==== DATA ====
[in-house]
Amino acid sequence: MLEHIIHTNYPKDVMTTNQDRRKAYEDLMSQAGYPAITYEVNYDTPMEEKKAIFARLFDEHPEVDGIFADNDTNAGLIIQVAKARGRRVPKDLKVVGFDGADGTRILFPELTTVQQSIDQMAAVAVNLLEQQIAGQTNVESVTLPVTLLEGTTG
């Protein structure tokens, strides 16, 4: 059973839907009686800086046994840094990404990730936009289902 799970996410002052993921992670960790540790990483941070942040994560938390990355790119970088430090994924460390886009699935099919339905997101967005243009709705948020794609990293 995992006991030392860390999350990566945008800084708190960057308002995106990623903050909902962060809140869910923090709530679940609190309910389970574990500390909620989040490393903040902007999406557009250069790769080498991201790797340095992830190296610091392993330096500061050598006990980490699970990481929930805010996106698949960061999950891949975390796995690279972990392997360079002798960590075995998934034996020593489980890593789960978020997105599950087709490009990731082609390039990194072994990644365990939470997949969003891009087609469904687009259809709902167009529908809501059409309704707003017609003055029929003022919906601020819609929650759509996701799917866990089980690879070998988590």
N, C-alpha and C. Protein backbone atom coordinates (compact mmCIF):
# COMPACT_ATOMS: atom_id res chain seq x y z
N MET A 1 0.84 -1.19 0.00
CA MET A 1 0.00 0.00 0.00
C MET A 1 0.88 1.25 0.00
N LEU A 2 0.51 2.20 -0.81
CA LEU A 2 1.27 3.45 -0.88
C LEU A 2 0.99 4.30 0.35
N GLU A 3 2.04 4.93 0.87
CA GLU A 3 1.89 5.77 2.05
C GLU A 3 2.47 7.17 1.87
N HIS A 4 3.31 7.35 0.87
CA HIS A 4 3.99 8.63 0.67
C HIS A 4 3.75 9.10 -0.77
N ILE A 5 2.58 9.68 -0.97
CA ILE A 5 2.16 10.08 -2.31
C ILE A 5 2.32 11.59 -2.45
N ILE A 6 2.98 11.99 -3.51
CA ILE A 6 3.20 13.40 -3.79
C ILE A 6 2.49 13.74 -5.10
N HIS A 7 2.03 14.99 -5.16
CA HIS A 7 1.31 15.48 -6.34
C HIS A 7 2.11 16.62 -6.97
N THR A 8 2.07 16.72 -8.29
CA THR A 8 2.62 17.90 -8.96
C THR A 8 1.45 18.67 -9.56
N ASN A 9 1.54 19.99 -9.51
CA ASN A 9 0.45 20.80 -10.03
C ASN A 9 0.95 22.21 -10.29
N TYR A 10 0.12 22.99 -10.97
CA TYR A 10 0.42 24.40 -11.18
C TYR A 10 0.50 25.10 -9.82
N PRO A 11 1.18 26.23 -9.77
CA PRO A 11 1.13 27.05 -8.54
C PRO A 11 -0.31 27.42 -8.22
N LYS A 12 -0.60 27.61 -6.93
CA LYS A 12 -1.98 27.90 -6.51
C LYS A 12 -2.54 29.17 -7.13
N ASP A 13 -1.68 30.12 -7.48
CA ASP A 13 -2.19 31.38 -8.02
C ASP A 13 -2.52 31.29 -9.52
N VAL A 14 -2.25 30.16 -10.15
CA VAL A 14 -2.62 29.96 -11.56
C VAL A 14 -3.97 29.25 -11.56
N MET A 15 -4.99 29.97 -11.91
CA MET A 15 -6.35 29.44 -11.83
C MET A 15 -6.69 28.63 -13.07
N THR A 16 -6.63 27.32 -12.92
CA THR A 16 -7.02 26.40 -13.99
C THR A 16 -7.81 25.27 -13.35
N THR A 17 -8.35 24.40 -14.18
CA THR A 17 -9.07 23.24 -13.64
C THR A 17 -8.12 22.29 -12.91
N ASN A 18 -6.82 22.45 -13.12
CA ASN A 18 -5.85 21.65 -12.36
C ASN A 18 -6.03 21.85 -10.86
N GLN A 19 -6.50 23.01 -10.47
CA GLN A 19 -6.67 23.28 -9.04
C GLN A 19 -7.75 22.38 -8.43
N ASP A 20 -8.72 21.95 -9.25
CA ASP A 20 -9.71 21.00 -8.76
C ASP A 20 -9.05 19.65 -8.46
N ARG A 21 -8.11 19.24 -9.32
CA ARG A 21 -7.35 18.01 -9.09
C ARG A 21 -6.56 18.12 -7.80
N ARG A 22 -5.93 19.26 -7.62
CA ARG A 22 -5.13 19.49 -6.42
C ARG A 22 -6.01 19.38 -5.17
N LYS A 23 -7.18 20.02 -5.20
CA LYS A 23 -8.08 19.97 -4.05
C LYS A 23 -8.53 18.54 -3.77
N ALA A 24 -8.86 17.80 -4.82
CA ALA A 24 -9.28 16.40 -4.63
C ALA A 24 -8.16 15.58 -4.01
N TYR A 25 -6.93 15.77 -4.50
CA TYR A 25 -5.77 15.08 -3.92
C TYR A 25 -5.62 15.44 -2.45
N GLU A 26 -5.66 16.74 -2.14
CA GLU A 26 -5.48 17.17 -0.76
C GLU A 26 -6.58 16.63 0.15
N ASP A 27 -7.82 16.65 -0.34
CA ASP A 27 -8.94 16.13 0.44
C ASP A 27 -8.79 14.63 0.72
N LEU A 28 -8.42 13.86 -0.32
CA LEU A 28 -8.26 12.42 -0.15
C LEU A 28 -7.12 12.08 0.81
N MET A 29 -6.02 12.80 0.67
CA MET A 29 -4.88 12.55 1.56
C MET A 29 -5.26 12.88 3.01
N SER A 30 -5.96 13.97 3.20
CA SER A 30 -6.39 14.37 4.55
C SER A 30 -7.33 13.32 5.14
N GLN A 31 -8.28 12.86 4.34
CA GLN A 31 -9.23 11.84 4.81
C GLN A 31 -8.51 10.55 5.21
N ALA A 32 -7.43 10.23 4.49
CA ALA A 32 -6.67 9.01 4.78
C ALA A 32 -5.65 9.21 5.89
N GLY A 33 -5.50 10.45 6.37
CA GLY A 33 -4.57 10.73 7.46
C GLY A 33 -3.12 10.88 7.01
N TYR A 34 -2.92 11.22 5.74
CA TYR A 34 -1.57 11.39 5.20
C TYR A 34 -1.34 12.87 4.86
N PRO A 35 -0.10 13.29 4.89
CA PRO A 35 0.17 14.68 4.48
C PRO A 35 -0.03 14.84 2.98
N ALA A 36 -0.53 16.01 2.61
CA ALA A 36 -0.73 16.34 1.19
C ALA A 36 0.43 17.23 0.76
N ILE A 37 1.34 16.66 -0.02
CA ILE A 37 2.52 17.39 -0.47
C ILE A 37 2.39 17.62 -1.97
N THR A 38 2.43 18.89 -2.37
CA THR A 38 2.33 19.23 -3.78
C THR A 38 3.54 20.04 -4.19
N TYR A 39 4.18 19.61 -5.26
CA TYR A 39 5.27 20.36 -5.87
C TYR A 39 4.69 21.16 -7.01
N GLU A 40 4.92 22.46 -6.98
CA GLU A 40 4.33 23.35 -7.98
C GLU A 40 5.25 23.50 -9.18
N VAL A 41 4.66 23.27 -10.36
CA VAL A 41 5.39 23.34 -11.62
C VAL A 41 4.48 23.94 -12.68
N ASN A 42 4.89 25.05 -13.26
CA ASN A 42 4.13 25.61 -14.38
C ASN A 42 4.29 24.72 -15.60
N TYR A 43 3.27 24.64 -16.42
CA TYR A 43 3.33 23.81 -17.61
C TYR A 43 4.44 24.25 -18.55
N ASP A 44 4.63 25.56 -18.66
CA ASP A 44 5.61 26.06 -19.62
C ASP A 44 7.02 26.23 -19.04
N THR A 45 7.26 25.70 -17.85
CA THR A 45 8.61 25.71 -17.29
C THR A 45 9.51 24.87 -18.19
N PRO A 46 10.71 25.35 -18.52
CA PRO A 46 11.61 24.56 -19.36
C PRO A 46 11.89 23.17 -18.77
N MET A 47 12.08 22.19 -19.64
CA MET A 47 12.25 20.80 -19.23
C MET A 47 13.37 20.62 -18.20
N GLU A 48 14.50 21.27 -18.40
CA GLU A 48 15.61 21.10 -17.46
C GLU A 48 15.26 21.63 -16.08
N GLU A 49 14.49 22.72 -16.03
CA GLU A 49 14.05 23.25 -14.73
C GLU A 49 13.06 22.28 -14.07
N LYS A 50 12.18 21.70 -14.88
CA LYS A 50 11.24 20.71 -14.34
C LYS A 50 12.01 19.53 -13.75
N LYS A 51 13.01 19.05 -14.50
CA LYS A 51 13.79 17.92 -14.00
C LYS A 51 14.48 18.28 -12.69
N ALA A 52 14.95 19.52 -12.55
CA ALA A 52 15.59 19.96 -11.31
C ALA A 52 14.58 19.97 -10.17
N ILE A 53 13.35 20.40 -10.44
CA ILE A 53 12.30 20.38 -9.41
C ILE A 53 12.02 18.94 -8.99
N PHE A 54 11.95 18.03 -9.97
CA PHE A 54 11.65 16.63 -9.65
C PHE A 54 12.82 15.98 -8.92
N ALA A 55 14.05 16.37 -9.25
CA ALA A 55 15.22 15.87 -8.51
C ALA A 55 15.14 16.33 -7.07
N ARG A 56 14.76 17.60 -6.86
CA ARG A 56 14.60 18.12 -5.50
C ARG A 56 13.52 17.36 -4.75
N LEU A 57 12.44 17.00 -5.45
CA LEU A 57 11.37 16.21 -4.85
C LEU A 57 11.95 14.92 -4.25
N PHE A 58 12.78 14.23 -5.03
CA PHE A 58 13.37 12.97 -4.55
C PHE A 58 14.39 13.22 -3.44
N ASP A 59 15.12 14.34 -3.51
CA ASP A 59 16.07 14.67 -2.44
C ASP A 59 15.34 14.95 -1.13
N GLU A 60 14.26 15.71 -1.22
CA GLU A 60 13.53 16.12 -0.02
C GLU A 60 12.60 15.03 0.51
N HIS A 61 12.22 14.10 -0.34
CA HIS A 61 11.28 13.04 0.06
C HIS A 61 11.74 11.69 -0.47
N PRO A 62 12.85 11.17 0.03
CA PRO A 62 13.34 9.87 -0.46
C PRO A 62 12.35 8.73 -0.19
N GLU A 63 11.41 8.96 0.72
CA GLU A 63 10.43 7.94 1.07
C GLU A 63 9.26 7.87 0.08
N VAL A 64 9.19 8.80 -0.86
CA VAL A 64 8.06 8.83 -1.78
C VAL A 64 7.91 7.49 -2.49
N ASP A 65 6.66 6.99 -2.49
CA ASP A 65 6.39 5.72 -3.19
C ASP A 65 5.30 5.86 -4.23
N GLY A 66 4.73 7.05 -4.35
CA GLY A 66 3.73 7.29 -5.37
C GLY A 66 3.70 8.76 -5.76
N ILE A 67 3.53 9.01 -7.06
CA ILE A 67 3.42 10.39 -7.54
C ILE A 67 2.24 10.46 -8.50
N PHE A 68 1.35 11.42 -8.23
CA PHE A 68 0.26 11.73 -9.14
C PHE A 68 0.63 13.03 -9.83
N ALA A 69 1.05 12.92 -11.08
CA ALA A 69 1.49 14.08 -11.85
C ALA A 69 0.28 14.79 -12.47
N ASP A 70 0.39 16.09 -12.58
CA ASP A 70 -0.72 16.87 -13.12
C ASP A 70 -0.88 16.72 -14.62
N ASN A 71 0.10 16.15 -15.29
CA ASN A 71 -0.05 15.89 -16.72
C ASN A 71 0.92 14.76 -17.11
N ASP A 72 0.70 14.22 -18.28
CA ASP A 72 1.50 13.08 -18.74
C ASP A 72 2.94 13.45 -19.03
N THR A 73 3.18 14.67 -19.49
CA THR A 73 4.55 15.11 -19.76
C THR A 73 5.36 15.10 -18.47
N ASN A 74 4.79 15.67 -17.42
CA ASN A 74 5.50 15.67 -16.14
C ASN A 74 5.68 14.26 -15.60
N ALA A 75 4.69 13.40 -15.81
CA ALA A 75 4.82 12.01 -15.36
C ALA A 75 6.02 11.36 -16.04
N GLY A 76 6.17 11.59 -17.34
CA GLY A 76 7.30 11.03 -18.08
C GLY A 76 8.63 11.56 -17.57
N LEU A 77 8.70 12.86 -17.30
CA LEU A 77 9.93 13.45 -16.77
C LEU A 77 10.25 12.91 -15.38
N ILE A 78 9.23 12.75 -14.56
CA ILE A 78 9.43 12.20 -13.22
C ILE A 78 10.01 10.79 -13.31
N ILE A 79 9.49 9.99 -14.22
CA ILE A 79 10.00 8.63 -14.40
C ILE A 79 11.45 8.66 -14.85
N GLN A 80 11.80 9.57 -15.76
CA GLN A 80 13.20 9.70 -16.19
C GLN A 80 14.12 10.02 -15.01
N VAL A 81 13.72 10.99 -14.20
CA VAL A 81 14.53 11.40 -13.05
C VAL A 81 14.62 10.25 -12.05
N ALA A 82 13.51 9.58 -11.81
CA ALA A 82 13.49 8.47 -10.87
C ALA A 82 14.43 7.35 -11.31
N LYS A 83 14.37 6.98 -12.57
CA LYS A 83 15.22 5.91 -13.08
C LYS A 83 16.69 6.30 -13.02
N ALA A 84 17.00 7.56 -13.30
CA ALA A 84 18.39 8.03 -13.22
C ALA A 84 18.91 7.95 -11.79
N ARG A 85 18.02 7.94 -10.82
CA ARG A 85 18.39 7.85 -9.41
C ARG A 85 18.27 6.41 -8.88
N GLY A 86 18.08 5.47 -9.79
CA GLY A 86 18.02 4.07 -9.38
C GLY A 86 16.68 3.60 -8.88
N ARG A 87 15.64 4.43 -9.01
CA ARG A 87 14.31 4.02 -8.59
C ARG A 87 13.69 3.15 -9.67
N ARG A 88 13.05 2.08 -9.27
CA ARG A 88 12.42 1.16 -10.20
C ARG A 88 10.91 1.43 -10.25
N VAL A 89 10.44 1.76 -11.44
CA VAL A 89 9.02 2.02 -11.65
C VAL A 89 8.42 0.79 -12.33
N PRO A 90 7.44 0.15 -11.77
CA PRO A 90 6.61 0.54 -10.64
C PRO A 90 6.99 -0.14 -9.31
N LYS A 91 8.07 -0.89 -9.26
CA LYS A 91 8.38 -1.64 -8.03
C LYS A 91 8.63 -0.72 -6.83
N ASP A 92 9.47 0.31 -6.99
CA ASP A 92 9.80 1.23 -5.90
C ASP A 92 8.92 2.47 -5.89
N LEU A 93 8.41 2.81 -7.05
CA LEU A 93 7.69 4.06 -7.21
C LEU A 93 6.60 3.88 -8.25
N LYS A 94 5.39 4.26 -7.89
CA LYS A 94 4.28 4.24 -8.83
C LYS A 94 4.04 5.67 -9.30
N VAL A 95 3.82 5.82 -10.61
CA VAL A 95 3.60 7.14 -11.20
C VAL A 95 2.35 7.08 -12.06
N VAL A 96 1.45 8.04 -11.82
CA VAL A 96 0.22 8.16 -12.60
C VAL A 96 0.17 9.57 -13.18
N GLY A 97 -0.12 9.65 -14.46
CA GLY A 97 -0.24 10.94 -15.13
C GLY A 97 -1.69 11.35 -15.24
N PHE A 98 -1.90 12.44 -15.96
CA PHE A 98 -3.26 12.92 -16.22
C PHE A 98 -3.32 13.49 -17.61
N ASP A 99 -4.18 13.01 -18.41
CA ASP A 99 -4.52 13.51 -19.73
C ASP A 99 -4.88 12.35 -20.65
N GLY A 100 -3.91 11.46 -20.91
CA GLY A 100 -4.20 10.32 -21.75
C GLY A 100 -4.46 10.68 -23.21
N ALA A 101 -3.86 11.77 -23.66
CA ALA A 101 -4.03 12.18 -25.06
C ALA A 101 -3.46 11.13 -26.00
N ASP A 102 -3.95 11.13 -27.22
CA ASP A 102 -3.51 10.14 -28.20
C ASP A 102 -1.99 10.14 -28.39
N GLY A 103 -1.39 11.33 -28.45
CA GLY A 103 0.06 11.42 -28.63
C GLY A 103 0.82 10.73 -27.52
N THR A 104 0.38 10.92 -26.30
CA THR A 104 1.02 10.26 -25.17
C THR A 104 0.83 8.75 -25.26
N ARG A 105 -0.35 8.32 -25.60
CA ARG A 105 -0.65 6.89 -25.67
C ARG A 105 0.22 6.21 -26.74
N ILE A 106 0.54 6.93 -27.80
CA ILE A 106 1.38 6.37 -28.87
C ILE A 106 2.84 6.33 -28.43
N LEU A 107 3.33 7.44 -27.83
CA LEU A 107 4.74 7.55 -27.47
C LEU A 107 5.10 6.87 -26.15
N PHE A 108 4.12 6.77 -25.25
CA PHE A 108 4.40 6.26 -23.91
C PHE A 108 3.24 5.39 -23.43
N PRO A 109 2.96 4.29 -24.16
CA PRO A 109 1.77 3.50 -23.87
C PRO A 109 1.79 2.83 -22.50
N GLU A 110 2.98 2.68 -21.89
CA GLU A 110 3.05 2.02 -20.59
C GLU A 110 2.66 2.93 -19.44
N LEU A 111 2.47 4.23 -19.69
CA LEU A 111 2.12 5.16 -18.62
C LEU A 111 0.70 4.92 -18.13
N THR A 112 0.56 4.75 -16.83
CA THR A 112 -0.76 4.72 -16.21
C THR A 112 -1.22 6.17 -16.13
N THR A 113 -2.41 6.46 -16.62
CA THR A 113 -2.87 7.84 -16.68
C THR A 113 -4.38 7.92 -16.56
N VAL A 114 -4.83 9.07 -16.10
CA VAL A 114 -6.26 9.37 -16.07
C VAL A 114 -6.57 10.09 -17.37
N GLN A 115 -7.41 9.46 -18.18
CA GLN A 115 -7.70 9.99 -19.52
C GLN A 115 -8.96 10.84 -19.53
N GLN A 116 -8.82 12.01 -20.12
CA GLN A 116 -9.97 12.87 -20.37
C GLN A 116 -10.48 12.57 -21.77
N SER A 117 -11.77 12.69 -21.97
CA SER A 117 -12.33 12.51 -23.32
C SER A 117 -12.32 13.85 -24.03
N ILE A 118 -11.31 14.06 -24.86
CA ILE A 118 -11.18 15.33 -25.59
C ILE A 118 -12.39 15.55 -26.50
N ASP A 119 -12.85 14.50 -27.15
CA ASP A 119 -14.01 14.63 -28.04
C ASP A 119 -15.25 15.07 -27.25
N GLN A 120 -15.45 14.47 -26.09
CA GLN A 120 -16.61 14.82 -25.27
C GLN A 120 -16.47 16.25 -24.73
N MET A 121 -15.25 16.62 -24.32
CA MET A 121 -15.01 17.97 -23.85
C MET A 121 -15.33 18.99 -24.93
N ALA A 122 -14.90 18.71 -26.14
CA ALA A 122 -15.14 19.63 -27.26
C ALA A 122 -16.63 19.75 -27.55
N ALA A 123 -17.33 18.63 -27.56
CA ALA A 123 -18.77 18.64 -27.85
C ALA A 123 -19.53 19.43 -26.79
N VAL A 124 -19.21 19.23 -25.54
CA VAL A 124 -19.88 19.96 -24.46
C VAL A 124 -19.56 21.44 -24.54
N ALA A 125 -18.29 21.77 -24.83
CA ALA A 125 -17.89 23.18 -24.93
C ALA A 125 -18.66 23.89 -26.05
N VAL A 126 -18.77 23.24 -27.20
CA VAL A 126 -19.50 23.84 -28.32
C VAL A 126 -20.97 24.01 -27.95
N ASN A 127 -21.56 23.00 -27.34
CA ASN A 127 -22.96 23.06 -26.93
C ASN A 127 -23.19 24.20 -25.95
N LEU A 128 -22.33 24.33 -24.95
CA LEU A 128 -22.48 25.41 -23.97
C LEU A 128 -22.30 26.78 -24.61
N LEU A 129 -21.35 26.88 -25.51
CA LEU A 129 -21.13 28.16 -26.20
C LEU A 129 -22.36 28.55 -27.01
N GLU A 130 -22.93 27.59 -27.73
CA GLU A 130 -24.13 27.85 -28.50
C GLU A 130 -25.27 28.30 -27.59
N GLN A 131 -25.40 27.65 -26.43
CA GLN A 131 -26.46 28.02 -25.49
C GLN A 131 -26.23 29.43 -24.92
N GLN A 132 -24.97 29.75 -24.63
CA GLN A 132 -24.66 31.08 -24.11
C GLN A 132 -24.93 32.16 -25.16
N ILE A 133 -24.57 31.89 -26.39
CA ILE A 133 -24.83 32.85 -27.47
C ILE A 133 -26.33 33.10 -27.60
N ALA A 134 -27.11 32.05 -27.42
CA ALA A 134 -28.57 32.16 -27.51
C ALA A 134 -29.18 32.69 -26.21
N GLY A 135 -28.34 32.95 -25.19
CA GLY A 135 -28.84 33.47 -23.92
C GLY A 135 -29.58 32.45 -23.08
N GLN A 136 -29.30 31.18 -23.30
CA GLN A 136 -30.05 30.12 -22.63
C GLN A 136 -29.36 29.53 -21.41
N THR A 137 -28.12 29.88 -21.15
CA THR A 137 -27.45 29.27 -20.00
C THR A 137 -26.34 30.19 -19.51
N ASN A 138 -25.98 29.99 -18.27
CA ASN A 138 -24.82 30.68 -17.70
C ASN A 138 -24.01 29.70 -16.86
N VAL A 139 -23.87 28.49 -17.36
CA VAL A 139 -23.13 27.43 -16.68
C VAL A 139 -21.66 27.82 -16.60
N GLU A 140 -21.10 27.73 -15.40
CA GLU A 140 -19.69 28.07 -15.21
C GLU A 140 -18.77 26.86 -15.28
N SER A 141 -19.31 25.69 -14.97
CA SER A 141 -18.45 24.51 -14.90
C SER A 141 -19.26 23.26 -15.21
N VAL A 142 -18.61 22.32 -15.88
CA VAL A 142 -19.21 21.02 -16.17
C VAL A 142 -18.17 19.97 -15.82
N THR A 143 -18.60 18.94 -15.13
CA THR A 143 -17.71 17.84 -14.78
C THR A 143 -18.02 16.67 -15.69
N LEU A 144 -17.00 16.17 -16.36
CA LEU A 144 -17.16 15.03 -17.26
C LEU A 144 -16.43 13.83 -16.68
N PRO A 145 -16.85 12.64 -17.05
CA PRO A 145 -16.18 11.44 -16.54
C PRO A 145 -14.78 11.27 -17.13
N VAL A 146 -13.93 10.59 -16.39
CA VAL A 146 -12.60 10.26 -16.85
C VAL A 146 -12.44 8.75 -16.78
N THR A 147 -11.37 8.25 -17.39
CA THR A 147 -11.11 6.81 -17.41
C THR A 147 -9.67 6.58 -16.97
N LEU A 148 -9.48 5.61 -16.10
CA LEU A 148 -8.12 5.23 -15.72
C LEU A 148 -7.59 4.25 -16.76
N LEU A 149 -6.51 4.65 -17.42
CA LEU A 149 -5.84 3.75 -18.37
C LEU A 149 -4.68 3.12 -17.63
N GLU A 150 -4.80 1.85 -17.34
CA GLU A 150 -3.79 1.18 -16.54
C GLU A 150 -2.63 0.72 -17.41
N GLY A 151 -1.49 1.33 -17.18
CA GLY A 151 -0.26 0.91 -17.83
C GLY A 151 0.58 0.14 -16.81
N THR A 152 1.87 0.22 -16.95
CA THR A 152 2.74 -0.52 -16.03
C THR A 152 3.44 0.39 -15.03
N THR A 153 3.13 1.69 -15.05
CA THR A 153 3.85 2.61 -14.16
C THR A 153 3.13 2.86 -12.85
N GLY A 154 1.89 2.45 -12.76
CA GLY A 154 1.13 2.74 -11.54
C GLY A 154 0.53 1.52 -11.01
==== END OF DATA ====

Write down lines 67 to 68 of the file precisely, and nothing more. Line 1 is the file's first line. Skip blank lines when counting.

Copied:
CA ARG A 21 -7.35 18.01 -9.09
C ARG A 21 -6.56 18.12 -7.80